Riding a wave of consumer enthusiasm as the newest iPhone 3G outsold the market-leading BlackBerry from Research in Motion (RIM), Apple posted strong fourth-quarter earnings that outpaced Wall Street's expectations.

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SAN FRANCISCO — Riding a wave of consumer enthusiasm as the newest iPhone 3G outsold the market-leading BlackBerry from Research in Motion (RIM), Apple posted strong fourth-quarter earnings that outpaced Wall Street’s expectations.

Analysts had been expecting that Apple would be a bellwether, showing early effects of a slowing consumer economy.

Apple’s net income in its fourth quarter ended Sept. 30 increased 26 percent, to $1.14 billion, or $1.26 a share, from $904 million, or $1.01 cents a share, last year. Revenue increased 27 percent, to $7.9 billion, from $6.22 billion a year ago. The company had guided analysts to expect earnings of $1 a share for the quarter, but industry analysts said that Apple was traditionally conservative in its guidance and expected $1.11 a share.

Gross margin was 34.7 percent, up from 33.6 percent in the year-ago quarter. Margins are being closely watched at Apple, because during its last quarterly earnings call this summer the company’s executives said that the company expected to change its business model substantially in an effort to take away a pricing “umbrella” from its competitors.

“Apple just reported one of the best quarters in its history, with a spectacular performance by the iPhone — we sold more phones than RIM,” said Steve Jobs, Apple’s chief executive. For its 2008 fiscal year, net income was $4.83 billion, or $5.36 a share, on revenue of $32.48 billion.

Peter Oppenheimer, Apple’s chief financial officer, said, “Looking ahead, visibility is low and forecasting is challenging, and as a result we are going to be prudent in predicting the December quarter.” He advised analysts to expect revenue for the first quarter of $9 billion to $10 billion and net income per diluted share of $1.06 to $1.35.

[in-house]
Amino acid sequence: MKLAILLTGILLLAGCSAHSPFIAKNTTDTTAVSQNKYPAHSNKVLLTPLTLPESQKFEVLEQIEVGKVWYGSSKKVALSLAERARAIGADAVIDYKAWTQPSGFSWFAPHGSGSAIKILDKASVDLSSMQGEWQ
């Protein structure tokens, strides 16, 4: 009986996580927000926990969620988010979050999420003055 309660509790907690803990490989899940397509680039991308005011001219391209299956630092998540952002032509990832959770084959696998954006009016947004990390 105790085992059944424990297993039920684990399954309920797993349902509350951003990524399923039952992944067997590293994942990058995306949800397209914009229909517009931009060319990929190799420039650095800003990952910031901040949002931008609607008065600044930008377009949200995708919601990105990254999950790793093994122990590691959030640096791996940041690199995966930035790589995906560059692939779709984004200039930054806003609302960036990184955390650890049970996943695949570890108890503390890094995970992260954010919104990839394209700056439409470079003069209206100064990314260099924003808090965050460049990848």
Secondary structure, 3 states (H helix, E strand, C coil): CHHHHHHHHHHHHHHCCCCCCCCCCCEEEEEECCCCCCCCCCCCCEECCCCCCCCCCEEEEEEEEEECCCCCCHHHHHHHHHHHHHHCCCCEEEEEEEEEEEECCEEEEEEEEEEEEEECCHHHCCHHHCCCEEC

The news, announced after the stock market closed Tuesday, sent Apple shares up more than 13 percent in extended trading to $103.64, after ending down 7.1 percent at $91.49 during the regular session.

Apple’s 52-week high was $202.96, but the company has been under pressure from Wall Street after several analysts said they believed the company would suffer along with the consumer economy in the wake of the stock-market downturn.

Last week the company revamped its portable computer line, shifting to a new manufacturing system based on a machined-aluminum chassis for its popular 13-inch MacBook computers. That raised the cost of manufacturing, the company acknowledged, but did not completely answer the question of how Apple plans to put pricing pressure on the rest of the industry.

The company said it shipped 2.6 million Mac computers, representing 21 percent growth over the quarter a year ago, when it shipped 2.2 million. The company sold 11 million iPods during the quarter, an 8 percent growth over the quarter a year ago. Apple sold 6.89 million iPhones, compared with 4.5 million units expected by analysts.

The company said it has $25 billion in cash and no debt.

Material from The Associated Press was used in this report.